US economy

The Week in Business: Uber’s Sexual Assault Problem

It’s that stressful time in the holiday shopping season when we’re all playing chicken with sales — wait a little longer, and the price could go down; wait too long, and things will sell out. Some gift options that probably won’t get cheaper? French wine, cheese, perfume and handbags, which are the latest victims of President Trump’s tariff wars. Here’s what to know about that, plus other top stories in the business and tech worlds.

Credit…Giacomo Bagnara

Uber voluntarily released its first safety report on Thursday, and let’s just say there’s room for improvement. Uber said that there were 5,981 claims of sexual assault in 2017 and 2018 on rides in the United States; last year, nine people were murdered and 58 killed in crashes. For what it’s worth, Uber noted that the numbers represent a tiny fraction — just 0.0002 percent — of its 1.3 billion rides within American borders last year. But it isn’t the only ride-hailing app with safety problems. Nineteen women sued Lyft on Wednesday for failing to protect them from sexual assault by drivers and mishandling their complaints afterward. Incidentally, both companies continue to lose money.

The Trump administration gave final approval to a rule that will remove nearly 700,000 people from the federal food-stamp program. The measure demands that able-bodied adults without children or other dependents fulfill specific work requirements to receive benefits. Previously, states could waive those requirements in areas with high unemployment rates and insufficient jobs. But now, the federal government says the job market is strong enough that such waivers are no longer necessary. The change is predicted to shave nearly $5.5 billion from government spending on food stamps over the next five years.

The tech titans Larry Page and Sergey Brin, who co-founded Google as Stanford students 21 years ago, announced that they’re stepping down from their executive roles at Alphabet, Google’s parent company. They will hand the reins to Sundar Pichai, who became Google’s chief executive in 2015. To some, their departure seems sudden. But Mr. Page and Mr. Brin, both 46, have been inching their way out of day-to-day operations for years, opting to focus on more niche projects like self-driving cars and robotics. And it’s not like they’re truly leaving. Both will remain directors on Alphabet’s board, and they still hold a majority of the company’s voting shares, which gives them effective control of the board.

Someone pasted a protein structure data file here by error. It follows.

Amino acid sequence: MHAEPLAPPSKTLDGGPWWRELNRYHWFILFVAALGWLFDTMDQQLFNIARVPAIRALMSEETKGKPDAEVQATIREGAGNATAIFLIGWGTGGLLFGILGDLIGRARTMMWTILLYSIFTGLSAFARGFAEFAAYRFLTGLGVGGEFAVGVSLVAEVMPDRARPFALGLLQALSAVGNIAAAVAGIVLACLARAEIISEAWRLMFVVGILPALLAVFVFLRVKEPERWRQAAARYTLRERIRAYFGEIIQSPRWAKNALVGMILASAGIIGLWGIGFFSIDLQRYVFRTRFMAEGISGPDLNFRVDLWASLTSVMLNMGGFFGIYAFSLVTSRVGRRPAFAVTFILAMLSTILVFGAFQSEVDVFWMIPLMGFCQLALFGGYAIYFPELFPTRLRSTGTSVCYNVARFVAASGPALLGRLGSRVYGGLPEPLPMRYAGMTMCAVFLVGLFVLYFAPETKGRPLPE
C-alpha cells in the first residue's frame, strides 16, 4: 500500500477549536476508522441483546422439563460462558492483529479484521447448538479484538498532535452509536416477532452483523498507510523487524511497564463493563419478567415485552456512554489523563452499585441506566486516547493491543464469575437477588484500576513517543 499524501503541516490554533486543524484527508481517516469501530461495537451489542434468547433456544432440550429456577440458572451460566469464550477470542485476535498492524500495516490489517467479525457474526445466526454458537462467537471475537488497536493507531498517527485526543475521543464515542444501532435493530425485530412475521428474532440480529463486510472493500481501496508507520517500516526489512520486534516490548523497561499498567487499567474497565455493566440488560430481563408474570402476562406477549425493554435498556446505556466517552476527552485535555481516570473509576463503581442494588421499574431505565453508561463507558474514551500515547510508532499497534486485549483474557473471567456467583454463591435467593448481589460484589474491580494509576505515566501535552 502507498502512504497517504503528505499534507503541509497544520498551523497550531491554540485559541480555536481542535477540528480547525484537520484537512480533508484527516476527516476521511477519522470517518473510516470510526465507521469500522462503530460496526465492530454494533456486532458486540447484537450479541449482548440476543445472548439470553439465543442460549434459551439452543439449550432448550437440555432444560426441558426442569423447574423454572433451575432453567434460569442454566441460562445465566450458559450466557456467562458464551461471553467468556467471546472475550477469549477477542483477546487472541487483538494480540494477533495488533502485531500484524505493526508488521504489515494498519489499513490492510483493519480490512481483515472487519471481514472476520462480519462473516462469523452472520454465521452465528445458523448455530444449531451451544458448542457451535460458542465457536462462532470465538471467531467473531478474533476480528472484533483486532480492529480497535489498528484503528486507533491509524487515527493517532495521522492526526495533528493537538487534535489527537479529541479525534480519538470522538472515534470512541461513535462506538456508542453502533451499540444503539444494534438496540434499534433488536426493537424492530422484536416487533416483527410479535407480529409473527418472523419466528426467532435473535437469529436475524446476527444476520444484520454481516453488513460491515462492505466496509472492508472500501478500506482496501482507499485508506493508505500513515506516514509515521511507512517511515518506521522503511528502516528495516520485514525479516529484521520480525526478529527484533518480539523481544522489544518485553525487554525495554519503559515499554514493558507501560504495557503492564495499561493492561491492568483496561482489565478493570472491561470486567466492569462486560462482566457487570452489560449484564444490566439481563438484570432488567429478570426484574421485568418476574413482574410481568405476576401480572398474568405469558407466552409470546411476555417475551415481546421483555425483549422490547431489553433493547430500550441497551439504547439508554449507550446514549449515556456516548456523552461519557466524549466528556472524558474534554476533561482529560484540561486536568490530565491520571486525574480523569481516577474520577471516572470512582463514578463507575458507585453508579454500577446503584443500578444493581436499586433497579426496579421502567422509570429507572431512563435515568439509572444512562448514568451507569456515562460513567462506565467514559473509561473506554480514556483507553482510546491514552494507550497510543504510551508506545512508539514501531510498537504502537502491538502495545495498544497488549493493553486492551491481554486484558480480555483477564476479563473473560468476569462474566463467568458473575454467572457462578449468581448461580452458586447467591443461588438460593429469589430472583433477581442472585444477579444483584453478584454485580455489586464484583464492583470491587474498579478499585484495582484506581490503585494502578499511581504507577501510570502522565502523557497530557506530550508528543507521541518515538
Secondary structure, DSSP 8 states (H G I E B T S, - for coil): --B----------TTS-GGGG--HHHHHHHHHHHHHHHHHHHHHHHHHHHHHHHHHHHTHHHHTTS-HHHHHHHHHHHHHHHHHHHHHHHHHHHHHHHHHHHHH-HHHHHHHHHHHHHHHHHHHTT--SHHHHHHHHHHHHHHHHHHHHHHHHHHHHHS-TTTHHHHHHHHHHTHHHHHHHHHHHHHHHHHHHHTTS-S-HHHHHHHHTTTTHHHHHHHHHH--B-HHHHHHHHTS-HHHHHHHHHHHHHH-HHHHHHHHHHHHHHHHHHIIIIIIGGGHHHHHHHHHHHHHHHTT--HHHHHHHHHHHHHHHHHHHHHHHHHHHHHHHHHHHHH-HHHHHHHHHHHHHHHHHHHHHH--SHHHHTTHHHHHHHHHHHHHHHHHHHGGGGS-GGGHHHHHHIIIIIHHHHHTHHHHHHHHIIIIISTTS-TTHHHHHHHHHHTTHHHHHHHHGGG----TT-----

Credit…Giacomo Bagnara

The latest target of President Trump’s trade wars: French wine, cheeses and cosmetics. He said on Monday that he planned to raise tariffs on them by up to 100 percent to rebuke France for imposing a “digital service tax” on American tech companies, including Facebook and Google. (Sound familiar? That’s because Mr. Trump also raised tariffs on French wines back in October over a separate disagreement.) French officials vowed to fight the new levies, which do not yet have an effective date. And as if the United States isn’t fighting enough trade battles, Mr. Trump also added tariffs on steel from Brazil and Argentina over a currency dispute. It remains to be seen who these tariffs will hurt the most.

After a fraught two-year buildup, Saudi Arabia’s state-owned oil company, Saudi Aramco, will begin trading publicly on the Riyadh stock market this Wednesday. The company plans to sell 1.5 percent of its shares for $25.6 billion, making it the world’s biggest-ever initial public offering and pegging its overall worth at $1.7 trillion. But the valuation still falls short of the Saudi royal family’s hopes of $2 trillion. And despite the company’s profitability, many investors are wary of getting involved with the Saudi government. Others are skittish of putting their money into fossil fuels, especially as climate change may eventually curb demand for Aramco’s huge reserves of oil.

When Prime Minister Boris Johnson of Britain called for a snap election on Dec. 12, he bargained that the results would shore up his power and help him push his Brexit deal through Parliament before the Jan. 31 deadline. But now it’s not looking like such a sure bet. His Conservative party has seen infighting over the terms of Britain’s departure from the European Union. His Labour party rival, Jeremy Corbyn, has promised to negotiate a new Brexit deal and then give voters a choice between leaving on those terms or remaining in the bloc. Mr. Johnson’s Conservatives are ahead in opinion polls, but analysts say this election is particularly hard to predict, especially since Brexit has proved trickier than anyone anticipated.


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